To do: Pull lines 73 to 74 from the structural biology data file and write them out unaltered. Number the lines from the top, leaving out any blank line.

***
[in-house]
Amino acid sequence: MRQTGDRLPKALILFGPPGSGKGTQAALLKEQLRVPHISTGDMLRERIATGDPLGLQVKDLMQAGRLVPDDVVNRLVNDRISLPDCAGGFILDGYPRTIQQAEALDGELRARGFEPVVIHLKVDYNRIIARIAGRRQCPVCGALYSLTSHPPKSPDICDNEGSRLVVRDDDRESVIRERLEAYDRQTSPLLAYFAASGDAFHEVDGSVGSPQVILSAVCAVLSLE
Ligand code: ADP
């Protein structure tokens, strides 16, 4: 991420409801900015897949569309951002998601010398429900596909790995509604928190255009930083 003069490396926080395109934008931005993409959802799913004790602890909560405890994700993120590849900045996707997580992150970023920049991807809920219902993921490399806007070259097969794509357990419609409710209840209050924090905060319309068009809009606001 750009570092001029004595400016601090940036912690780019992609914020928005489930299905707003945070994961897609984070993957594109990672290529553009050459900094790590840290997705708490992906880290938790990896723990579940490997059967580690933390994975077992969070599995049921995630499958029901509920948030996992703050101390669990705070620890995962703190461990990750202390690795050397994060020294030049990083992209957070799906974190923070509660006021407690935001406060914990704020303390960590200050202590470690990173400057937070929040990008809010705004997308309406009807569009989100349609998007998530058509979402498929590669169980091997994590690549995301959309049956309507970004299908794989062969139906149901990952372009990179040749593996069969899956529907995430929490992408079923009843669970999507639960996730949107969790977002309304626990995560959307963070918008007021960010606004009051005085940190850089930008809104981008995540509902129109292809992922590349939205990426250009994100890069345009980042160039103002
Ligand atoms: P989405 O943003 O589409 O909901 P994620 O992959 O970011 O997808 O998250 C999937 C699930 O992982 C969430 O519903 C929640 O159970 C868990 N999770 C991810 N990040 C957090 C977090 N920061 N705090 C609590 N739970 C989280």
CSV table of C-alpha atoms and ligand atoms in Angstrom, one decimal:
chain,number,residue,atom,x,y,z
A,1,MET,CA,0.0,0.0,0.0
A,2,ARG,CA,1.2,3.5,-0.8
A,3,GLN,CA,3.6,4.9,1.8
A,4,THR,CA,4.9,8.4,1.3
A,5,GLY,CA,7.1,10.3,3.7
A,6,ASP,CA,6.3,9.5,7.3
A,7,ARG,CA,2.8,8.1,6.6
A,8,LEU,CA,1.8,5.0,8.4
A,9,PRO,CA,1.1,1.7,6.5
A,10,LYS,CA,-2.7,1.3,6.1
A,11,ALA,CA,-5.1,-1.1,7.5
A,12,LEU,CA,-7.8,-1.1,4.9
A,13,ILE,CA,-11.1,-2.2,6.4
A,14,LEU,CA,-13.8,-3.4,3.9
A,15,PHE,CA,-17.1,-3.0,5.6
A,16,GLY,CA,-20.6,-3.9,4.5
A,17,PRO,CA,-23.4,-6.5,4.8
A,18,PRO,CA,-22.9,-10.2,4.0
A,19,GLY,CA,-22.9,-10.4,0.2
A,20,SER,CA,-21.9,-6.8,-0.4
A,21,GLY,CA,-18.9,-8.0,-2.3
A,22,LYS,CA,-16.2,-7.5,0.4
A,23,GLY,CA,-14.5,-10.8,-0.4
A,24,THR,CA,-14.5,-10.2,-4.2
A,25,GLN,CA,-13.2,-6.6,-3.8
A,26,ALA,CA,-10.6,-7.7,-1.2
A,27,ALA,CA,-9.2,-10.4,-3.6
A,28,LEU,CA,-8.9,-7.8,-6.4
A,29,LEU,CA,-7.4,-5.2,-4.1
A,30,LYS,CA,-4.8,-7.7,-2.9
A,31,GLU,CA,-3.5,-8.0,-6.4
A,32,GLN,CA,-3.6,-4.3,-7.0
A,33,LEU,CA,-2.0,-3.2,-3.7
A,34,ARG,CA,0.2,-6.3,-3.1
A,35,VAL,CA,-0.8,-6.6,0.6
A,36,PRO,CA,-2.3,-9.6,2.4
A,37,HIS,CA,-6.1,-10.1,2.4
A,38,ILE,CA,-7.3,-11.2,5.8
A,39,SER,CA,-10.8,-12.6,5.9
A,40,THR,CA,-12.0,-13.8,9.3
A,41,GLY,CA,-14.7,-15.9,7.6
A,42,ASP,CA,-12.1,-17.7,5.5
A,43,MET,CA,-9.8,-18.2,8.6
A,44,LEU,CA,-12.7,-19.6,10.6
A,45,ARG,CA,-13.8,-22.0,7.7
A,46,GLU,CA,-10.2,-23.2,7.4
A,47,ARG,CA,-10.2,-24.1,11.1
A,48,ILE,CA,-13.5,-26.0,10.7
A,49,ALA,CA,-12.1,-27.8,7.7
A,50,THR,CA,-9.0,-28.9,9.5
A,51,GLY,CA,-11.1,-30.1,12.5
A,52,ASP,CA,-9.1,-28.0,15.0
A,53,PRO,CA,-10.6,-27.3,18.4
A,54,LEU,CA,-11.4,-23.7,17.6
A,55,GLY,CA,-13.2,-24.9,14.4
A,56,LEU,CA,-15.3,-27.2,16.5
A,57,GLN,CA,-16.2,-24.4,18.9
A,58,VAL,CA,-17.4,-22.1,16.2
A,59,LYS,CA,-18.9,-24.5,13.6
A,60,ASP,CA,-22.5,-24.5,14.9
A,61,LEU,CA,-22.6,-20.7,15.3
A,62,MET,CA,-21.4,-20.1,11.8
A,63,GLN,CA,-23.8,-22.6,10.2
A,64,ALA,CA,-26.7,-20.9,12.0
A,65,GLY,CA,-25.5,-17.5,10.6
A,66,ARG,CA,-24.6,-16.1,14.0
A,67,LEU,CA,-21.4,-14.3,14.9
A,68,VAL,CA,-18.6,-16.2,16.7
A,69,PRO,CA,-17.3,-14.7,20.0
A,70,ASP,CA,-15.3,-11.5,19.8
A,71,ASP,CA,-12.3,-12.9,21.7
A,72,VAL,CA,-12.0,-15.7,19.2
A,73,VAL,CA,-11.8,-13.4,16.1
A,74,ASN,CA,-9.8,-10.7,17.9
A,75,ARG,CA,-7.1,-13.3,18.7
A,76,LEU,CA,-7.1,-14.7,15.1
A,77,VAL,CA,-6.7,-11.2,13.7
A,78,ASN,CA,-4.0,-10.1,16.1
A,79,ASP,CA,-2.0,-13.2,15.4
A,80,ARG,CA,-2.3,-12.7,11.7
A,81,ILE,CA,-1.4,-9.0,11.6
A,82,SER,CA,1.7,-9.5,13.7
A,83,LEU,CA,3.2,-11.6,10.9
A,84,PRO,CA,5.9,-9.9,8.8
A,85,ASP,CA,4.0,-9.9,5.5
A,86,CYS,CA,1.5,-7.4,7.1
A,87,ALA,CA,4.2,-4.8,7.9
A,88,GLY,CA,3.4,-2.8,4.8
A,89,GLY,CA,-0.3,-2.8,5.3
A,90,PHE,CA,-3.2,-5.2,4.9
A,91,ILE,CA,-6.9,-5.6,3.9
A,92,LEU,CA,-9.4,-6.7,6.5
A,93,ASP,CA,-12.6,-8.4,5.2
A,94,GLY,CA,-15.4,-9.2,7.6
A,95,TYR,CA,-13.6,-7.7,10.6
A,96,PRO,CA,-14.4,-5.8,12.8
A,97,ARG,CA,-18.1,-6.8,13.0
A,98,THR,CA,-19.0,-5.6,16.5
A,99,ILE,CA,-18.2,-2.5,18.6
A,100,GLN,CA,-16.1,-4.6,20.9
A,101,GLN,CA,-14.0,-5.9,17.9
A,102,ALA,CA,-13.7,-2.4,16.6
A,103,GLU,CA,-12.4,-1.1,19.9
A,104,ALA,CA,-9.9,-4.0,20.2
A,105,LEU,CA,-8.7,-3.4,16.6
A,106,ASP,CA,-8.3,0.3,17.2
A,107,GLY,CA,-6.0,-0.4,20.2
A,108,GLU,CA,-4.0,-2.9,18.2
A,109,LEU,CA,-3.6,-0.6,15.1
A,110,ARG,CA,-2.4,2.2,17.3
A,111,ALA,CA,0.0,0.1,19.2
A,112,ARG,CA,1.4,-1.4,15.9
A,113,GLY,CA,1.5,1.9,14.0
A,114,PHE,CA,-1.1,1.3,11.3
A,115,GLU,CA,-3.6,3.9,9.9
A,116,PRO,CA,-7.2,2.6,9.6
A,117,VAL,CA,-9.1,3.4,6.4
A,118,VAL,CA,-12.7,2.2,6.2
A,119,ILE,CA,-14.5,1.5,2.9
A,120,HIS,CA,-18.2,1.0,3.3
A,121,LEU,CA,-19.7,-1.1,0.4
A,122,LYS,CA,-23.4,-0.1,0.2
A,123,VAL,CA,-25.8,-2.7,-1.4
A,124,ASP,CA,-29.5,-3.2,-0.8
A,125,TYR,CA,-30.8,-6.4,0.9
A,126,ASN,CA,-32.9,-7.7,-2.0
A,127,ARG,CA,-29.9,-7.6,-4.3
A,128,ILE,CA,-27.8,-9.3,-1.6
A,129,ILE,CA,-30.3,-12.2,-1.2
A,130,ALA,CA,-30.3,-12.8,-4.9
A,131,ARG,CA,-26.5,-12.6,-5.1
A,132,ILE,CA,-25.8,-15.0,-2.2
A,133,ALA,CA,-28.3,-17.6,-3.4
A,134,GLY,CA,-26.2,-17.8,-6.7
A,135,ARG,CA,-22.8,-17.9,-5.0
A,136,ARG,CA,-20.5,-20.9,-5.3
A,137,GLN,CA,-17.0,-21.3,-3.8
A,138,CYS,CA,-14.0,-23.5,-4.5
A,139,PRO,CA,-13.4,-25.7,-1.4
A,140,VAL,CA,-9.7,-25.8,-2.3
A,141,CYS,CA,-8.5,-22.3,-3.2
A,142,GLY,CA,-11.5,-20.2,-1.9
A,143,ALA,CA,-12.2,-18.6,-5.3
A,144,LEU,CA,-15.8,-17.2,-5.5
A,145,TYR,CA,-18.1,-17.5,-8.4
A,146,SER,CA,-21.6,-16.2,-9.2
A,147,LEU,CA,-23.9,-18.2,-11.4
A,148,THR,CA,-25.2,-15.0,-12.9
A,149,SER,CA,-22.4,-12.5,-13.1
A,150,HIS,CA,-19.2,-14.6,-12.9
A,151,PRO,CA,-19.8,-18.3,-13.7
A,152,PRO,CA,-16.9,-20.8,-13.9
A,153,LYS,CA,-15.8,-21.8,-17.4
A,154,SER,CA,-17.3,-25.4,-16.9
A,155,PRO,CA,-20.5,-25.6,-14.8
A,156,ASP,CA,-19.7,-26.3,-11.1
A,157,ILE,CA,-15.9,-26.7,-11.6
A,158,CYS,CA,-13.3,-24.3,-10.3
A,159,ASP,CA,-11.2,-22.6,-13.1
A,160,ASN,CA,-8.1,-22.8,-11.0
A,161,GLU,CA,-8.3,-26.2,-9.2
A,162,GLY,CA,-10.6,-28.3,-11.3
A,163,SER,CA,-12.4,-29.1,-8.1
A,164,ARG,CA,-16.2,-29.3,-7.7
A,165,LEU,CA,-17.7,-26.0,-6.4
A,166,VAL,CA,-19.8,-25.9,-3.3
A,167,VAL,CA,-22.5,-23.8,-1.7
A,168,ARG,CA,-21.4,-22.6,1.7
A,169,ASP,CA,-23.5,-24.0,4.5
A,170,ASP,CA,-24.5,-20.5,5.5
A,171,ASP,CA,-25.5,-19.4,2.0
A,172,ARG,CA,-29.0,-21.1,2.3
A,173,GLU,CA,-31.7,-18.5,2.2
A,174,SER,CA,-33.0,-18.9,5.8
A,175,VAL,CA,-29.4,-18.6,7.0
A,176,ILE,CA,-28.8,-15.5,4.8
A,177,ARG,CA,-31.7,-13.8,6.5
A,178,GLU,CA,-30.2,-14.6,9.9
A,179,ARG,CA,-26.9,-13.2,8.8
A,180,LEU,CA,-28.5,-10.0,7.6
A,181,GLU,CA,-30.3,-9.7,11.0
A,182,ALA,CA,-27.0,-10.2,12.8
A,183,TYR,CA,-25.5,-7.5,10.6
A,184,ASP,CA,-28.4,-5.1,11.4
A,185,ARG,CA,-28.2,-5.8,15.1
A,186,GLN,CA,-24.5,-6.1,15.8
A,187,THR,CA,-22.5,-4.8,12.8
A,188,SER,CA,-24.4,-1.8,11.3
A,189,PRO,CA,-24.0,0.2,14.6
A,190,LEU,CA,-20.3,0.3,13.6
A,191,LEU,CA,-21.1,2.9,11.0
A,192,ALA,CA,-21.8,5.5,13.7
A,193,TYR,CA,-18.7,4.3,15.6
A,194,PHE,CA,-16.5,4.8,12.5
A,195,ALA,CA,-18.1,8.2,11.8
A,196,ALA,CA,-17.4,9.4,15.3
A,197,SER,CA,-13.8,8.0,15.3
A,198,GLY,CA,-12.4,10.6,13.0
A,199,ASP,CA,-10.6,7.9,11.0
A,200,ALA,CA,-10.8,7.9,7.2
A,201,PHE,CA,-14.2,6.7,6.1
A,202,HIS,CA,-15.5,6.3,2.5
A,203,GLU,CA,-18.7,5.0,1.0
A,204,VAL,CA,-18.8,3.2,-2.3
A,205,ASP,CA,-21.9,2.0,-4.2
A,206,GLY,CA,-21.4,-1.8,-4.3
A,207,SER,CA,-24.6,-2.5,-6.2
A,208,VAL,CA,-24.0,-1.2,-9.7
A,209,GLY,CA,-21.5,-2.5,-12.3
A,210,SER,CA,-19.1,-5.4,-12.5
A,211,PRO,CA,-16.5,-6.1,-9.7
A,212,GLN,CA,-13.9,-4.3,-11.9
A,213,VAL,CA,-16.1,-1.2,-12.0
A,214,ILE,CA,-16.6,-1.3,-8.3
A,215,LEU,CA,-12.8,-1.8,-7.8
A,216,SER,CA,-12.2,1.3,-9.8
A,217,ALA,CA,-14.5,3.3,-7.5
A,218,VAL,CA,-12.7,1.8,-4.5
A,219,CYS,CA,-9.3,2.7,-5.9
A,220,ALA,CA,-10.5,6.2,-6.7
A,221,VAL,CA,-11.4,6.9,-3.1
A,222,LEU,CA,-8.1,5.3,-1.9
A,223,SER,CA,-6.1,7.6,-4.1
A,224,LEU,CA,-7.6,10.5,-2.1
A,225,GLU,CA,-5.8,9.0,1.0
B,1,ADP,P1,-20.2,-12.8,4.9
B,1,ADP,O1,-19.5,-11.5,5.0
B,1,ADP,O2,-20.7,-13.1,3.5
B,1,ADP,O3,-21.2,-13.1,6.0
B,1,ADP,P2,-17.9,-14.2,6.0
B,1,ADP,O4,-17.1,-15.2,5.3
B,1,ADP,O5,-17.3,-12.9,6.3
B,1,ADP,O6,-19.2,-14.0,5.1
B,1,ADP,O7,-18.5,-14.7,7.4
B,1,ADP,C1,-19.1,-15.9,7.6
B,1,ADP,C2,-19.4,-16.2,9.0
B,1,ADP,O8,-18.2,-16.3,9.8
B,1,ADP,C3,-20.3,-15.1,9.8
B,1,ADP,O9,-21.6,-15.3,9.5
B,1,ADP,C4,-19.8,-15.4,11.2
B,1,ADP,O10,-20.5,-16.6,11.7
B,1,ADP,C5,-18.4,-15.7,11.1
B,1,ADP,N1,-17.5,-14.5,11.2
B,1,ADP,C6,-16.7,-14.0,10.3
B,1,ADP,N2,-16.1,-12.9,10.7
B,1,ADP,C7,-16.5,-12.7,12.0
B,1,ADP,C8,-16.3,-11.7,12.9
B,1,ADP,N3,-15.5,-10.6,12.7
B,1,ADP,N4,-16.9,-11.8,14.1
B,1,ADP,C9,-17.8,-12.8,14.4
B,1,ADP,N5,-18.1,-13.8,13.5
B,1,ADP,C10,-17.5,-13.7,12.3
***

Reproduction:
A,66,ARG,CA,-24.6,-16.1,14.0
A,67,LEU,CA,-21.4,-14.3,14.9